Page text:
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Defects in intervertebral disc and spine during development, degeneration, and pain: New research directions for disc regeneration and therapy

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Intervertebral discs are cartilaginous joints present between vertebrae. The centers of the intervertebral discs consist of a gelatinous nucleus pulposus derived from the embryonic notochord. With age or injury, intervertebral discs may degenerate, causing neurological symptoms including back pain, which affects millions of people worldwide. Back pain is a multifactorial disorder, and disc degeneration is one of the primary contributing factors. Recent studies in mice have identified the key molecules involved in the formation of intervertebral discs. Several of these key molecules including sonic hedgehog and Brachyury are not only expressed by notochord during development, but are also expressed by neonatal mouse nucleus pulposus cells, and are crucial for postnatal disc maintenance. These findings suggest that intrinsic signals in each disc may maintain the nucleus pulposus microenvironment. However, since expression of these developmental signals declines with age and degeneration, disc degeneration may be related to the loss of these intrinsic signals. In addition, findings from mouse and other mammalian models have identified similarities between the patterning capabilities of the embryonic notochord and young nucleus pulposus cells, suggesting that mouse is a suitable model system to understand disc development and aging. Future research aimed at understanding the upstream regulators of these developmental signals and the modes by which they regulate disc growth and maintenance will likely provide mechanistic insights into disc growth and aging. Further, such findings will likely provide insights relevant to the development of effective therapies for treatment of back pain and reversing the disc degenerative process. This article is categorized under: Birth Defects > Organ Anomalies Vertebrate Organogenesis > Musculoskeletal and Vascular Adult Stem Cells, Tissue Renewal, and Regeneration > Regeneration Adult Stem Cells, Tissue Renewal, and Regeneration > Stem Cells and Aging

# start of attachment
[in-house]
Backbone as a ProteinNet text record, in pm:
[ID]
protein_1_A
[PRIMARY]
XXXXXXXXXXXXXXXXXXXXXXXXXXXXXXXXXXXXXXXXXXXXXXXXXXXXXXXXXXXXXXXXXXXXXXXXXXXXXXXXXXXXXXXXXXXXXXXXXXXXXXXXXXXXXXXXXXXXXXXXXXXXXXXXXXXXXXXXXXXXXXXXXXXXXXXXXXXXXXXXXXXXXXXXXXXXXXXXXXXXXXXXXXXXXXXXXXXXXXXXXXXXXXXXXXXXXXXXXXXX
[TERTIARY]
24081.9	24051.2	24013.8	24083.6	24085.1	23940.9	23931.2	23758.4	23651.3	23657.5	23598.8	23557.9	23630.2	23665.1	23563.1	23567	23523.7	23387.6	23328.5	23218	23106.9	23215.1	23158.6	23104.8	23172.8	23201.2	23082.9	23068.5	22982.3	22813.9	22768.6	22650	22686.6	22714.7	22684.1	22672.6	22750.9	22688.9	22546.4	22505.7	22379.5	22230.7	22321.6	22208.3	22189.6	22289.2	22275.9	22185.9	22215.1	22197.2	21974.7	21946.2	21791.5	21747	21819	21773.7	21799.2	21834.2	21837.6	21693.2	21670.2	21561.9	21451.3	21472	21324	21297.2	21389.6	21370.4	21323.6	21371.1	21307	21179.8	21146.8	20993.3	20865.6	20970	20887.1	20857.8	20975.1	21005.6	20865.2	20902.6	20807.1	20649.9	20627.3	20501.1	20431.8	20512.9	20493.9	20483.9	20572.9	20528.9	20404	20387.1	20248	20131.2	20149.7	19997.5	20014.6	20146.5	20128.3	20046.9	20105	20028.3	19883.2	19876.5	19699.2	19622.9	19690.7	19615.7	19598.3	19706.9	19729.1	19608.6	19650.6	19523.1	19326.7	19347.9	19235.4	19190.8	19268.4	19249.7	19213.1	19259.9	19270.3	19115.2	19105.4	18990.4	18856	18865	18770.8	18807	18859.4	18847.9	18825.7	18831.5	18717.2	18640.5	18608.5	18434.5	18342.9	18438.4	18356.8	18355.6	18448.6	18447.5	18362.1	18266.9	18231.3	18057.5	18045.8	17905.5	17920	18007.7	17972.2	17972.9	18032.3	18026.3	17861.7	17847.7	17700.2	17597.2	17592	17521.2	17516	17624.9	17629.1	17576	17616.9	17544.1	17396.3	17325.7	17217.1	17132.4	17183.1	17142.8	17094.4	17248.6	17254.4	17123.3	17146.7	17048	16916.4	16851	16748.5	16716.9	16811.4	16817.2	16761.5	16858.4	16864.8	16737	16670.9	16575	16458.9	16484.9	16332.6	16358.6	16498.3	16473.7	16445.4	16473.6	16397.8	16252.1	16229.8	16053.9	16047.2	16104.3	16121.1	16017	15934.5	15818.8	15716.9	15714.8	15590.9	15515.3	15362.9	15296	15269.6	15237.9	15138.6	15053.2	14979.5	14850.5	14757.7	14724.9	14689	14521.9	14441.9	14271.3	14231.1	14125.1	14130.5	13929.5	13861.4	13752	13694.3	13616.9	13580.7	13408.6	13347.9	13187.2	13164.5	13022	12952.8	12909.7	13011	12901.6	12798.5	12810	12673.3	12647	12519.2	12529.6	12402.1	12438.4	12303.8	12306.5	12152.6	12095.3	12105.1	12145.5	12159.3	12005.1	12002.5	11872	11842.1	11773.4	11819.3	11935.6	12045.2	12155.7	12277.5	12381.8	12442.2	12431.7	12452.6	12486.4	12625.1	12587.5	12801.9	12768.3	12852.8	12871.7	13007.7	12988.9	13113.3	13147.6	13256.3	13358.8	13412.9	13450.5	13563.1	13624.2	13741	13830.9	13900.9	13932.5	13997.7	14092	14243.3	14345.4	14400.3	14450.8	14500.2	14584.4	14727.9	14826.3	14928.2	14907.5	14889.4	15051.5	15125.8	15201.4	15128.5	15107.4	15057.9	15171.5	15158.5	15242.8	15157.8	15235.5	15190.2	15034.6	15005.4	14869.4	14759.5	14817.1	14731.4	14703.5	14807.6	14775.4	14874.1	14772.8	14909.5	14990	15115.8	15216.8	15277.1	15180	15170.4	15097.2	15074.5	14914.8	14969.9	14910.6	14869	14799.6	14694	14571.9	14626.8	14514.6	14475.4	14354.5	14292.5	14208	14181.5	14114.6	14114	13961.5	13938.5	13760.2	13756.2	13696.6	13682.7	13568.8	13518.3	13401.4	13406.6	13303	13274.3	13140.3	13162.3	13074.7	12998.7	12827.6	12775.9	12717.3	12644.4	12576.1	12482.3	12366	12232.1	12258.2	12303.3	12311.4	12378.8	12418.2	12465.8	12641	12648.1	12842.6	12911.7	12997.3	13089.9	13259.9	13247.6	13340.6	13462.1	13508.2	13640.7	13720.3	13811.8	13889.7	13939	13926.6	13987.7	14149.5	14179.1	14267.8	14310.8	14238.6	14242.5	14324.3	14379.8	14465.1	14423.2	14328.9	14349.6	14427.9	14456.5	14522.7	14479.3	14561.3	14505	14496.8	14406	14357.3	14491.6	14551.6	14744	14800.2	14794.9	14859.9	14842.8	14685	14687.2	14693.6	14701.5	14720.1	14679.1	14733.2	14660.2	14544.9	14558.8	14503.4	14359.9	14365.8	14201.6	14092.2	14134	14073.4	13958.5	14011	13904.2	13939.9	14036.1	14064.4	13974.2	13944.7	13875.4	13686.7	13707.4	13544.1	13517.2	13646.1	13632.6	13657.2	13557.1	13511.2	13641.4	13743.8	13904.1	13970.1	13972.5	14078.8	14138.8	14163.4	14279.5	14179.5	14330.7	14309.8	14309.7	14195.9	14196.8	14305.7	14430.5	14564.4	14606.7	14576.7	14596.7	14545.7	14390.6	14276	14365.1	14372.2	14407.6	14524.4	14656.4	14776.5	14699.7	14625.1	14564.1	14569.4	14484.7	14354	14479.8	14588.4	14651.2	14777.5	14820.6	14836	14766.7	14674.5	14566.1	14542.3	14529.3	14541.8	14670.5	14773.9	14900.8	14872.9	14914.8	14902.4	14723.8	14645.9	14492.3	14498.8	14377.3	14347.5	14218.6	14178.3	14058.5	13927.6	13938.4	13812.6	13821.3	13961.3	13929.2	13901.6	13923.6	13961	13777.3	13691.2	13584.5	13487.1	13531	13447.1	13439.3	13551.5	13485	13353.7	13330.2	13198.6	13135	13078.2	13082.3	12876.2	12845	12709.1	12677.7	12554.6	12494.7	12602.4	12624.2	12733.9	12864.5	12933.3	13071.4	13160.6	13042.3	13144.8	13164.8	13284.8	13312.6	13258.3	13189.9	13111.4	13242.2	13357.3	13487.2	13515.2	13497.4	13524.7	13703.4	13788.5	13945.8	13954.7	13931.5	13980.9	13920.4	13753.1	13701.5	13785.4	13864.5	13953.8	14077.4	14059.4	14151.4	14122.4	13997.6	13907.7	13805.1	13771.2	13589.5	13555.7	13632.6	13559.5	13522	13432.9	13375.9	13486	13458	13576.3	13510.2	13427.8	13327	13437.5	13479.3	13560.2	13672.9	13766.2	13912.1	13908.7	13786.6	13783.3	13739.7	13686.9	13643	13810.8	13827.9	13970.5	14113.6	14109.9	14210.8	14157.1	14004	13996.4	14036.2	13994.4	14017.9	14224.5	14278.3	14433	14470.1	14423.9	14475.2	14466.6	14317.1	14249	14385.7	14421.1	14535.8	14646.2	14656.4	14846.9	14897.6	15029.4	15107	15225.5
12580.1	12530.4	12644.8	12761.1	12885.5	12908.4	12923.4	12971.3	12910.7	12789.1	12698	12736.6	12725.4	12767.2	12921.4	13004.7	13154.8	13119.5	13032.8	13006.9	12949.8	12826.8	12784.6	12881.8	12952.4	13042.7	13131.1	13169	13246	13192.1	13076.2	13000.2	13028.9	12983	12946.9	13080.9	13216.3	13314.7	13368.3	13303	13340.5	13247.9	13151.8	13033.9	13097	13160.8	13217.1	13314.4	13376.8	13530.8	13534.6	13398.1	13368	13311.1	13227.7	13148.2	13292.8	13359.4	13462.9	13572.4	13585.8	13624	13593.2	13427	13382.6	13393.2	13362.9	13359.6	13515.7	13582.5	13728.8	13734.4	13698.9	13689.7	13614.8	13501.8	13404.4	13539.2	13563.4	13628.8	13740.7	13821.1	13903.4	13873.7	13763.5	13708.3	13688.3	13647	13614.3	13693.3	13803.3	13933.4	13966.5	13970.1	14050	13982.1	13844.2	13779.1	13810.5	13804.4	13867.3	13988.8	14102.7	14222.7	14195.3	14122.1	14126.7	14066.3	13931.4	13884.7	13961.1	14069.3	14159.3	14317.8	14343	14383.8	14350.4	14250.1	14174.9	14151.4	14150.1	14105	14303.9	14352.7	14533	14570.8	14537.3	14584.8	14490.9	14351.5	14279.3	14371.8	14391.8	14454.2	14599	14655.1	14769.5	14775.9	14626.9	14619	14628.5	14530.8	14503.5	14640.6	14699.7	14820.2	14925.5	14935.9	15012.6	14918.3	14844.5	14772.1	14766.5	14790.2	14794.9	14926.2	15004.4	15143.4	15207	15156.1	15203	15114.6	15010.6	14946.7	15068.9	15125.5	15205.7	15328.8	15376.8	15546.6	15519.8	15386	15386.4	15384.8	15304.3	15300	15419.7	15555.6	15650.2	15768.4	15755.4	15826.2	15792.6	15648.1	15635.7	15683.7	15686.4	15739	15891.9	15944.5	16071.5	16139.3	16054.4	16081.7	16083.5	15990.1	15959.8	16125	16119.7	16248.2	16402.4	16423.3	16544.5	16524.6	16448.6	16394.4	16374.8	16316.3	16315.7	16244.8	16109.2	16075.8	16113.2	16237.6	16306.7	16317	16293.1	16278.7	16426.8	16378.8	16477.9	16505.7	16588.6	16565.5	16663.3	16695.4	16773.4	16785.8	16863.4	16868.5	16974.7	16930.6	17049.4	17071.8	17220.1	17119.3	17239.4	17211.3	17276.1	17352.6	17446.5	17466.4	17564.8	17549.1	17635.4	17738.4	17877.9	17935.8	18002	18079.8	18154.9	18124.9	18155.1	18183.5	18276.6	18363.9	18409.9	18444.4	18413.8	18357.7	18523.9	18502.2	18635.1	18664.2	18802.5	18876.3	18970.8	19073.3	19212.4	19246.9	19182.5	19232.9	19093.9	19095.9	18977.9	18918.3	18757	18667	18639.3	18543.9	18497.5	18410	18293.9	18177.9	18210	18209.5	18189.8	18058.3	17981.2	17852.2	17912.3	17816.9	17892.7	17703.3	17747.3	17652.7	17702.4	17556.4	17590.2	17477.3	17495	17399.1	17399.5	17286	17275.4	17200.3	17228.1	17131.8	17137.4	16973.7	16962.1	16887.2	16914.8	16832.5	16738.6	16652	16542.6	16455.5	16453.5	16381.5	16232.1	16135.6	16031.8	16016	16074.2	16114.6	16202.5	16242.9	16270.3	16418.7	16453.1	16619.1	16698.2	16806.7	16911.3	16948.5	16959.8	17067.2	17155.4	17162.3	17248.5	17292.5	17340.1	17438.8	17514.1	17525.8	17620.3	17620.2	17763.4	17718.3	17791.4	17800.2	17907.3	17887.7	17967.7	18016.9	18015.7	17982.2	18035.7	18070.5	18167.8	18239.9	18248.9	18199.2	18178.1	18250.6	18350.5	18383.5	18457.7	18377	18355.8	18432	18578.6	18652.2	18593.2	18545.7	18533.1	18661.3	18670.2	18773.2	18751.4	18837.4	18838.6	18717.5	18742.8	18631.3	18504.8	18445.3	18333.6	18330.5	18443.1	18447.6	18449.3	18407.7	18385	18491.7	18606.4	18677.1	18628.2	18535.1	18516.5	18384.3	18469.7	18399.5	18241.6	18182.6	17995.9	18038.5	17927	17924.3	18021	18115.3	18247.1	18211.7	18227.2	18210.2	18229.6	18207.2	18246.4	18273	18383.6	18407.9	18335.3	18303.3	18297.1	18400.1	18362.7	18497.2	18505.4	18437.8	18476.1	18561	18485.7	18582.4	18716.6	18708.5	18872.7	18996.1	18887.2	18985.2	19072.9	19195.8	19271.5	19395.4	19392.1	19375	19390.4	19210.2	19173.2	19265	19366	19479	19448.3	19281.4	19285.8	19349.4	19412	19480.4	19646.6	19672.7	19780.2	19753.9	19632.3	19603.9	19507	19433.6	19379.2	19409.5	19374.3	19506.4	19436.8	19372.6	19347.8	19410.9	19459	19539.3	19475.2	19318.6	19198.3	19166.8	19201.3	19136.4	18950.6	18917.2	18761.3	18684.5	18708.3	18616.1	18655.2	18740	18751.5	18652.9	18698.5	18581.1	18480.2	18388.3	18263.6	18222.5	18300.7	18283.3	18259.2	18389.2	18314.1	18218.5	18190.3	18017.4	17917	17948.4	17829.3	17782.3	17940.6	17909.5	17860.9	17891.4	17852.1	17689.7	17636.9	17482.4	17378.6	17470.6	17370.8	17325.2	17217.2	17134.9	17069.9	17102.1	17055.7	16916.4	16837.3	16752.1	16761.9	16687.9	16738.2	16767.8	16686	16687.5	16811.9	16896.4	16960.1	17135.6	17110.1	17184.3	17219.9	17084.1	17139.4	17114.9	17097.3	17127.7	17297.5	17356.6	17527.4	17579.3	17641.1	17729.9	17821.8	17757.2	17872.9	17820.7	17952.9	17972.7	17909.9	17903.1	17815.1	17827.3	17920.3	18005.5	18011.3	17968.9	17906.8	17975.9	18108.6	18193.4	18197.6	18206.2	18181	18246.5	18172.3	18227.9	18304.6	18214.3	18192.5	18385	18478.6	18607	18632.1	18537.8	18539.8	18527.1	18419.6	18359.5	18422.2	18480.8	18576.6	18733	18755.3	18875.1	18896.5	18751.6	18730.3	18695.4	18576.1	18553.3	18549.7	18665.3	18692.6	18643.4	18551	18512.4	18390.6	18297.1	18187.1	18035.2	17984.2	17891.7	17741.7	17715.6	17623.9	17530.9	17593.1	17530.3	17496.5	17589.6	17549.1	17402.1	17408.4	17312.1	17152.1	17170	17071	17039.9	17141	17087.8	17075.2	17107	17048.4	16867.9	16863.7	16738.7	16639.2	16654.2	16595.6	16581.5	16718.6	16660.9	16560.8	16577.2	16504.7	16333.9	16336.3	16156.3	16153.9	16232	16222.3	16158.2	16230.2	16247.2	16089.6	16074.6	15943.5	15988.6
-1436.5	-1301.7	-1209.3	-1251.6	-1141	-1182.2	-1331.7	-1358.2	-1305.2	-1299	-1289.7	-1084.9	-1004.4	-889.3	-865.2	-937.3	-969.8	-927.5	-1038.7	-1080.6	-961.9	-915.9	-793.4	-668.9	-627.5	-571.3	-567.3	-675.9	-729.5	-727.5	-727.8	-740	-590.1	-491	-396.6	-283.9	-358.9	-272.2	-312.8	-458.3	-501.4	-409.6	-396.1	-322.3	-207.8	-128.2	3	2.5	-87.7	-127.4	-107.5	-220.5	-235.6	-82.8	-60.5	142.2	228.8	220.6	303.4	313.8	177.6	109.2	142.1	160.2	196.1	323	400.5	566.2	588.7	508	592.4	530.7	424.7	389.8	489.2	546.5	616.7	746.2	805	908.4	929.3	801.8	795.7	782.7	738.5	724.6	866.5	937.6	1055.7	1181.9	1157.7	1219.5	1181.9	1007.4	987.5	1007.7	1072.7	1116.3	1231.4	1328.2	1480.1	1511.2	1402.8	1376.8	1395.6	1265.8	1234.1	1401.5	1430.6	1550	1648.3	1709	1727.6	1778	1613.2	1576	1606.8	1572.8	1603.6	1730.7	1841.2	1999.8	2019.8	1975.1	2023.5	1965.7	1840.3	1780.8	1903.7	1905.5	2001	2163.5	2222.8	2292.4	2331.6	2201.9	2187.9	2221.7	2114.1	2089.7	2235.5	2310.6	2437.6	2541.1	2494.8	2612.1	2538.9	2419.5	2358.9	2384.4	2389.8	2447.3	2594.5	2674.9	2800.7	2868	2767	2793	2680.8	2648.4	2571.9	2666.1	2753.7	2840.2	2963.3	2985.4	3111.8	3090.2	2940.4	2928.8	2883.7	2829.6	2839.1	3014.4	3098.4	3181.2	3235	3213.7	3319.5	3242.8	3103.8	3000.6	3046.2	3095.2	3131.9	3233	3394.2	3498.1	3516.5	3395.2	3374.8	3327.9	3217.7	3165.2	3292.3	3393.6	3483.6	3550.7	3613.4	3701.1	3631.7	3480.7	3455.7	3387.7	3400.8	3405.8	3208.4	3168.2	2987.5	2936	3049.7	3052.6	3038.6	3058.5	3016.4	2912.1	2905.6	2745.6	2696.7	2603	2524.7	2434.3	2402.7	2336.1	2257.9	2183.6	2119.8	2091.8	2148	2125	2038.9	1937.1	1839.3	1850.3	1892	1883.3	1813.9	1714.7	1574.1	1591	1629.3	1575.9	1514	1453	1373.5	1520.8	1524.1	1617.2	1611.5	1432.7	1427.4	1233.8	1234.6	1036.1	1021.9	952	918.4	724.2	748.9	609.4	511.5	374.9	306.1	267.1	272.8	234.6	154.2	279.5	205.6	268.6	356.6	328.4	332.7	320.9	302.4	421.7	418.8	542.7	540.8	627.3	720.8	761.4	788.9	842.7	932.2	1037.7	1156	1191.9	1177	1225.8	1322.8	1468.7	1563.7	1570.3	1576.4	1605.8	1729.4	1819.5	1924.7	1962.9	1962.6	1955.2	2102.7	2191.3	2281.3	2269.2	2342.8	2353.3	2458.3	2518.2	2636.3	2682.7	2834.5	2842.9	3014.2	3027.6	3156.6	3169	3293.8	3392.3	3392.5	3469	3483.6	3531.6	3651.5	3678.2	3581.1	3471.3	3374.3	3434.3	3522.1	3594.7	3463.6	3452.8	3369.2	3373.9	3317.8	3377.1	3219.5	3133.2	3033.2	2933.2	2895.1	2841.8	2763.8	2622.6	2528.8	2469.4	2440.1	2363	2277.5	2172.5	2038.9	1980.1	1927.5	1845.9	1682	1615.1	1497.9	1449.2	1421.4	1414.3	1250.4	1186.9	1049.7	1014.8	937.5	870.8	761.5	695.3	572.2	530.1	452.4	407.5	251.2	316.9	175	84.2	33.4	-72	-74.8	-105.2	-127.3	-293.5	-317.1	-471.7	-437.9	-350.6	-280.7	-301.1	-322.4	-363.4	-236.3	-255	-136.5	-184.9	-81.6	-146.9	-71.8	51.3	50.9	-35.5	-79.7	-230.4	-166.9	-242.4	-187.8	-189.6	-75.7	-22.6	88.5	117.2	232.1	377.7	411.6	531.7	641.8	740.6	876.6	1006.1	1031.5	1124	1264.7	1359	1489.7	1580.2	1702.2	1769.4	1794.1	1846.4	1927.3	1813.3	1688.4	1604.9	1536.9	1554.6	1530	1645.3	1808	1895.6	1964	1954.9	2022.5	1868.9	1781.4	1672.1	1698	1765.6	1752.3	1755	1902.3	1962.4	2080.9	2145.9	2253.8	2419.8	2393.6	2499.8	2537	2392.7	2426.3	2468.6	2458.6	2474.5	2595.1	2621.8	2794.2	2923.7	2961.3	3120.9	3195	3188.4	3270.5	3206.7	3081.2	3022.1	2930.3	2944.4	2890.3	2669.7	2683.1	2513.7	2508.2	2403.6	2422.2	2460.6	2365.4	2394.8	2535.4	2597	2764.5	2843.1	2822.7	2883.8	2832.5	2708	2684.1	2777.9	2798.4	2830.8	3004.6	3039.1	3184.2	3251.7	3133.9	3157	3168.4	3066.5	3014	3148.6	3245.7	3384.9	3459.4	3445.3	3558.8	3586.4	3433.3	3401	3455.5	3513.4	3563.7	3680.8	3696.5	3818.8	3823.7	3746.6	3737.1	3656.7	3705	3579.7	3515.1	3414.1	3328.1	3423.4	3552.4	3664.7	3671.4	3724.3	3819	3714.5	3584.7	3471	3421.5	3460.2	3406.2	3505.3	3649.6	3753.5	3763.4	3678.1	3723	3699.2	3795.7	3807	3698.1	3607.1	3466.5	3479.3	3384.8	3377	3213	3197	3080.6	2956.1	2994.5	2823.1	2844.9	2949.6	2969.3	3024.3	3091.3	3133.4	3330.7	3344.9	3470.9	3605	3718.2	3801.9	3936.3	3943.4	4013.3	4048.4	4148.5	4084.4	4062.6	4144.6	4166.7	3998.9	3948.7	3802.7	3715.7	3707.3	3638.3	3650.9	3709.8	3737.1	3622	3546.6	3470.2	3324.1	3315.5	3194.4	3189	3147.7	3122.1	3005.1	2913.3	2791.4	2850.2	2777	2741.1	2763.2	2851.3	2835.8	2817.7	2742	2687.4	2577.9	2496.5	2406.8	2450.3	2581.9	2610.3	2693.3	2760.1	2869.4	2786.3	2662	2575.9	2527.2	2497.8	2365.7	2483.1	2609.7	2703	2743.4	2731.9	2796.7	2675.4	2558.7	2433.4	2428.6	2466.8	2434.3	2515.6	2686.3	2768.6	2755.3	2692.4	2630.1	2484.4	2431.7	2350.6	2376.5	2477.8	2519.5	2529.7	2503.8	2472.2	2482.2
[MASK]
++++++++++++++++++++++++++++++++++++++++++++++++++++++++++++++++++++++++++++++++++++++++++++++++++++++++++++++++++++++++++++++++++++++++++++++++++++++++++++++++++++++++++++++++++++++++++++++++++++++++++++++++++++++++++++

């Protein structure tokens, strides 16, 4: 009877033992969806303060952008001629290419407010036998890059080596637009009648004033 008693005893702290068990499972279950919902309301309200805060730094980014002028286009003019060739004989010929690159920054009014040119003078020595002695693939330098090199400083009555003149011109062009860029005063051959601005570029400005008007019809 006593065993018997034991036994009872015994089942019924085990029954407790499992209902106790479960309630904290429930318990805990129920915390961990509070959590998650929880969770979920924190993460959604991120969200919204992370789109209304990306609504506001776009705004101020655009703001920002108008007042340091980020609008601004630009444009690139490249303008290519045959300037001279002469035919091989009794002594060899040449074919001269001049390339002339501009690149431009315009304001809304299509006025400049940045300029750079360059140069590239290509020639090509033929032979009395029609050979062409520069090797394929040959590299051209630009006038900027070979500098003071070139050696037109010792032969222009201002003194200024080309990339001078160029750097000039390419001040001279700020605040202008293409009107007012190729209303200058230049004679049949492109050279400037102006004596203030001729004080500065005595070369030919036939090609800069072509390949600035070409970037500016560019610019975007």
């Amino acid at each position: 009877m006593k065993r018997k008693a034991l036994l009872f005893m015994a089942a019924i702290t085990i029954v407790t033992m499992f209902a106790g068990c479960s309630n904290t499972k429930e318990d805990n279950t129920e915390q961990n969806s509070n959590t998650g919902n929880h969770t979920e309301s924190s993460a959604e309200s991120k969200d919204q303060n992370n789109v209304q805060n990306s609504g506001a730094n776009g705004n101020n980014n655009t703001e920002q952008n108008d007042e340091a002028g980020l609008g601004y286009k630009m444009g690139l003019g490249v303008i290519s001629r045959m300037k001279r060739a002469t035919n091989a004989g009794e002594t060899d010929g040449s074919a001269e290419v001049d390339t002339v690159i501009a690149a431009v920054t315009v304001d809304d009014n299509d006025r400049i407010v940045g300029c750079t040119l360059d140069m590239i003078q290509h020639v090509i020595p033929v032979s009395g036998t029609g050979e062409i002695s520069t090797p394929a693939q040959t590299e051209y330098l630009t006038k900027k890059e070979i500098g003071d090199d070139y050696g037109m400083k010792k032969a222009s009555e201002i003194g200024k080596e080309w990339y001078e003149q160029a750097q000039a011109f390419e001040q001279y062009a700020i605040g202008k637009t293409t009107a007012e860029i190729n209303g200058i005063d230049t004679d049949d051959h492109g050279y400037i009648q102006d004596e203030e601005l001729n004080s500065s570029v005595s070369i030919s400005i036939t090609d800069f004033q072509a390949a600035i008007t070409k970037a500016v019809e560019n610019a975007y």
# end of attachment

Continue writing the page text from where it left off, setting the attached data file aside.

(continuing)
Back pain is a multifactorial disorder. Degeneration of the disc and defects in the spine are significant contributors to back pain
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Potential strategies for regeneration of the disc and cure for back pain. iPSCs, induced pluripotent stem cells; MSCs, mesenchymal stem cells; NP, nucleus pulposus
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Morphological changes in the mouse disc with normal aging. With aging, the expression of developmental signals and their targets like ECM are reduced. Fewer nucleus pulposus cells that appear phenotypically different from the young nucleus pulposus cells are seen. Arrows point to smaller, “chondrocyte‐like cells” encased within lacunae. The surrounding annulus fibrosus, which is regulated by signals from nucleus pulposus, also becomes thinner and disorganized with aging. AF, annulus fibrosus; ECM, extracellular matrix; EP, endplate; NP, nucleus pulposus (Reprinted with permission from Winkler et al. (). Copyright 2014 PLoS One)
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Similarities between embryonic notochord (a) and postnatal nucleus pulposus (b). Both notochord and nucleus pulposus act as signaling center, and both express sonic hedgehog (SHH) which is crucial for maintenance and patterning of themselves and the surrounding structure. The young and healthy disc is vascularized, and blood vessels (red lines) are restricted at the growth plate (GP) in the vertebrae. AF, annulus fibrosus; EP, endplate; FP, floor plate; NP, nucleus pulposus; NT, neural tube
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Embryonic origin of the disc. (a) Mid‐coronal section, (b) transverse section through a 4‐month‐old ShhCre; R26mTmG mouse lumbar intervertebral disc. Nucleus pulposus is a homogenous population of descendants of Shh‐expressing cells. Panels (c) and (d) show intervertebral disc from ScxCre; R26R neonatal mouse where the annulus fibrosus (pointed by arrows) stained positive for X‐gal staining. (c) Frontal section through a lumbar disc. (d) Transverse section through a thoracic intervertebral disc. The asterisk in (c) shows np cells. ivd, intervertebral disc; np, nucleus pulposus; nt, neural tube; vb, vertebral body (Panels (c) and (d): Reprinted with permission from Sugimoto, Takimoto, Hiraki, et al. (). Copyright 2013 Wiley)
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Hematoxylin and eosin (H&E)‐stained mid‐coronal section of a 2‐week‐old mouse lumbar spine. The center of the disc has gelatinous nucleus pulposus (NP) cells, surrounded by annulus fibrosus (AF) and located between cartilaginous endplate (EP). EP is adjacent to the growth plate (GP) of the vertebra. Spinal nerves are on the lateral side of the disc
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Adult Stem Cells, Tissue Renewal, and Regeneration > Stem Cells and Aging
Adult Stem Cells, Tissue Renewal, and Regeneration > Regeneration
Vertebrate Organogenesis > Musculoskeletal and Vascular
Birth Defects > Organ Anomalies